(2) Department of Medical Psychology, Donders Institute for Brain, Cognition and Behaviour, Centre for Neuroscience, Radboud University Medical Center, P.O. Box 9101, 6500 HB Nijmegen, Netherlands

(3) Department of Neurology, Rijnstate Hospital, P.O. Box 9555, 6800 TA Arnhem, Netherlands

(4) Department of Radiology, Donders Institute for Brain, Cognition and Behaviour, Centre for Neuroscience, Radboud University Medical Center, P.O. Box 9101, 6500 HB Nijmegen, Netherlands

(5) Department ofNeurology, Erasmus Medical Center, P.O. Box 2040, 3000 CA Rotterdam, Netherlands

(6) Donders Institute for Brain, Cognition and Behaviour, Centre for Cognition, Radboud University, P.O. Box 9101, 6500 HB Nijmegen, Netherlands

Correspondence should be addressed to Ewoud J. van Dijk;

Received 9 July 2017; Revised 30 September 2017; Accepted 8 October 2017; Published 19 November 2017

Academic Editor: Gabriella Santangelo

Caption: Figure 1: Study population. CFQ: Cognitive Failures Questionnaire; CIS20R-fatigue: Checklist Individual Strength, fatigue subscale; DWI: diffusion-weighted imaging; HADS: Hospital Anxiety and Depression Scale; TIA: transient ischemic attack; TNA: transient neurological attack.

Caption: Figure 2: Subjective cognitive impairment, depressive symptoms, anxiety symptoms, and fatigue at baseline and follow-up in transient neurological attack patients with and without diffusion-weighted imaging lesions. CFQ: Cognitive Failures Questionnaire; CIS20R-fatigue: Checklist Individual Strength, fatigue subscale; DWI: diffusion-weighted imaging; HADS-a: Hospital Anxiety and Depression Scale, anxiety; HADS-d: Hospital Anxiety and Depression Scale, depression. * p = 0.02, analysis of covariance, adjusted for age, sex, and level of education. ([dagger]) p = 0.02, ([double dagger]) p = 0.01, repeated measures analysis for the difference in change over time between DWI negative and DWI positive patients, adjusted for age, sex, and level of education.
Table 1: Predefined focal and nonfocal neurological symptoms.

Focal                                Nonfocal

Hemiparesis                 Decreased consciousness or
Hemihypesthesia                     Confusion
Dysphasia                            Amnesia
Dysarthria                         Unsteadiness
Hemianopia                    Nonrotatory dizziness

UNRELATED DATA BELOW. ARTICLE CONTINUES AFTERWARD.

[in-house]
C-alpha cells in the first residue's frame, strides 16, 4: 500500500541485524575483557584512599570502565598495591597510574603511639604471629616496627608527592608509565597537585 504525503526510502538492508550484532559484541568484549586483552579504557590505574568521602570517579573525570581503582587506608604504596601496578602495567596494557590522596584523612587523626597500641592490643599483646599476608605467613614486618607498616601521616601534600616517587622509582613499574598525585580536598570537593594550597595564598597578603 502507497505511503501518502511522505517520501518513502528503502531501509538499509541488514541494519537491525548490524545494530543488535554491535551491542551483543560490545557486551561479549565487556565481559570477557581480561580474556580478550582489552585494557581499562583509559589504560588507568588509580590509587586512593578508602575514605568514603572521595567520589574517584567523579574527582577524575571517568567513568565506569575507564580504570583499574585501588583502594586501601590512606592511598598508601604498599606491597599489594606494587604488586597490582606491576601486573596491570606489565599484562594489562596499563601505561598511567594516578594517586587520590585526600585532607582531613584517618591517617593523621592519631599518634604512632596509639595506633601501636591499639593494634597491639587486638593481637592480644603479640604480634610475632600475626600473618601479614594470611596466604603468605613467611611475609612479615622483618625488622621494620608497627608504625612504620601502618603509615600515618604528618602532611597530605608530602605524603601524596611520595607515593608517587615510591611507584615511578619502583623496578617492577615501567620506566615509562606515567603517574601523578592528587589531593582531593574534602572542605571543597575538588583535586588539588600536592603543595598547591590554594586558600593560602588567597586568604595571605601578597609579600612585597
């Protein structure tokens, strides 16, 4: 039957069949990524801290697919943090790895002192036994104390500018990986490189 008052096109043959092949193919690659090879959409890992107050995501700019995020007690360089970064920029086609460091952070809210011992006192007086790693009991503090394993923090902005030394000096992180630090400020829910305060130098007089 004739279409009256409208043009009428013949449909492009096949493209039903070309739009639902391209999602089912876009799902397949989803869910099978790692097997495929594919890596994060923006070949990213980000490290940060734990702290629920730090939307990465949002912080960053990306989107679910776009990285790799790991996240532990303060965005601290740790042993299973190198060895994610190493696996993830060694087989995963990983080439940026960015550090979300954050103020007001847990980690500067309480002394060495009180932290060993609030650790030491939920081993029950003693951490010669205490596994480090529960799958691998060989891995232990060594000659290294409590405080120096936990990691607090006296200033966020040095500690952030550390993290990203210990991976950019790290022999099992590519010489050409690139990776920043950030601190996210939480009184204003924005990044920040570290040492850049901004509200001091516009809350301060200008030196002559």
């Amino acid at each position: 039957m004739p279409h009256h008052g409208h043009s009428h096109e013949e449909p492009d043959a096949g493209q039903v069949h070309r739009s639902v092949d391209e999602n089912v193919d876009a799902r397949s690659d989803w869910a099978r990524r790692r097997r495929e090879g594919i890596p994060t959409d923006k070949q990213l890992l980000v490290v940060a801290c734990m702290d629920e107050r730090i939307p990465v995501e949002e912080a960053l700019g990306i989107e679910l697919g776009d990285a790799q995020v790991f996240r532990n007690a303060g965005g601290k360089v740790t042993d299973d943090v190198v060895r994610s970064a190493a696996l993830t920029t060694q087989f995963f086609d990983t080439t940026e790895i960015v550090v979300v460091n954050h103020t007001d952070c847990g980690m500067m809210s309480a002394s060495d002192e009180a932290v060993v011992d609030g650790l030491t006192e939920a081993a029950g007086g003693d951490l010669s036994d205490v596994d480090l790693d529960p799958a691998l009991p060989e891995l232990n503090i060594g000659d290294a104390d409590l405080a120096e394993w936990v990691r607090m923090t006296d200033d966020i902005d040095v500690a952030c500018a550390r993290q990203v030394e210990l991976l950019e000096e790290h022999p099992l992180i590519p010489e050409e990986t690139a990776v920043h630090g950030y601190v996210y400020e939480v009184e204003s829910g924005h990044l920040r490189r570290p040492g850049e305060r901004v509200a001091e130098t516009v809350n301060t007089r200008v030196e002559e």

Transient monocular         Positive visual phenomena
Hemiataxia                         Paresthesias
Diplopia                Bilateral weakness of arms or legs
Vertigo                         Unwell feelings *

Symptoms should have sudden onset, rapid clearance, and duration of
<24 hours. * Referable to the nervous system if the referring physician
considered TIA but patients were unable to specify further.

Table 2: Baseline patient characteristics stratified by DWI result
(n = 103).

                                        DWI+          DWI-        p *
                                      (n = 28)      (n = 75)

Women                                  8 (29)        29 (39)     0.34
Age, mean (SD)                       66.7 (8.5)    65.6 (9.3)    0.60
Level of education, median (IQR)        5(3)          5(2)       0.10
TIA                                    23 (82)       42 (56)     0.01
Hypertension                           25 (89)       60 (80)     0.27
Dyslipidemia                           18 (64)       53 (71)     0.53
Diabetes mellitus                       2 (7)         7 (9)      0.73
Atrial fibrillation                     3(11)        10 (13)     0.72
Smoking                                13 (46)       17 (23)     0.02
Diffusion-weighted imaging               45            N/A        N/A
  lesions, total n
  Lesion type
    Small cortical                     26 (58)
    Small subcortical                  14(31)
    Territorial                         5(11)
Fazekas score, median (IQR)             1 (1)         1 (1)      0.30
Lacunes                                5 (18)        12 (16)     0.82
Territorial infarcts                    2 (7)         8(11)      0.59
Microbleeds                             1 (6)         6(11)      0.49
(available for 72 patients)

Values are n (%) unless stated otherwise. * For difference using
Student's t/test, [chi square] test, or Mann/Whitney U test as
appropriate. DWI: diffusion/weighted imaging; IQR: interquartile
range; TIA: transient ischemic attack; N/A: not applicable.
COPYRIGHT 2017 Hindawi Limited
No portion of this article can be reproduced without the express written permission from the copyright holder.
Copyright 2017 Gale, Cengage Learning. All rights reserved.

Article Details
Printer friendly Cite/link Email Feedback
Title Annotation:Research Article
Author:van Rooij, Frank G.; Plaizier, Nicole O.; Vermeer, Sarah E.; Goraj, Bozena M.; Koudstaal, Peter J.;
Publication:Behavioural Neurology
Article Type:Clinical report
Date:Jan 1, 2017
Previous Article:Peptide Selank Enhances the Effect of Diazepam in Reducing Anxiety in Unpredictable Chronic Mild Stress Conditions in Rats.
Next Article:Effects of Acyclovir and IVIG on Behavioral Outcomes after HSV1 CNS Infection.

Terms of use | Privacy policy | Copyright © 2022 Farlex, Inc. | Feedback | For webmasters |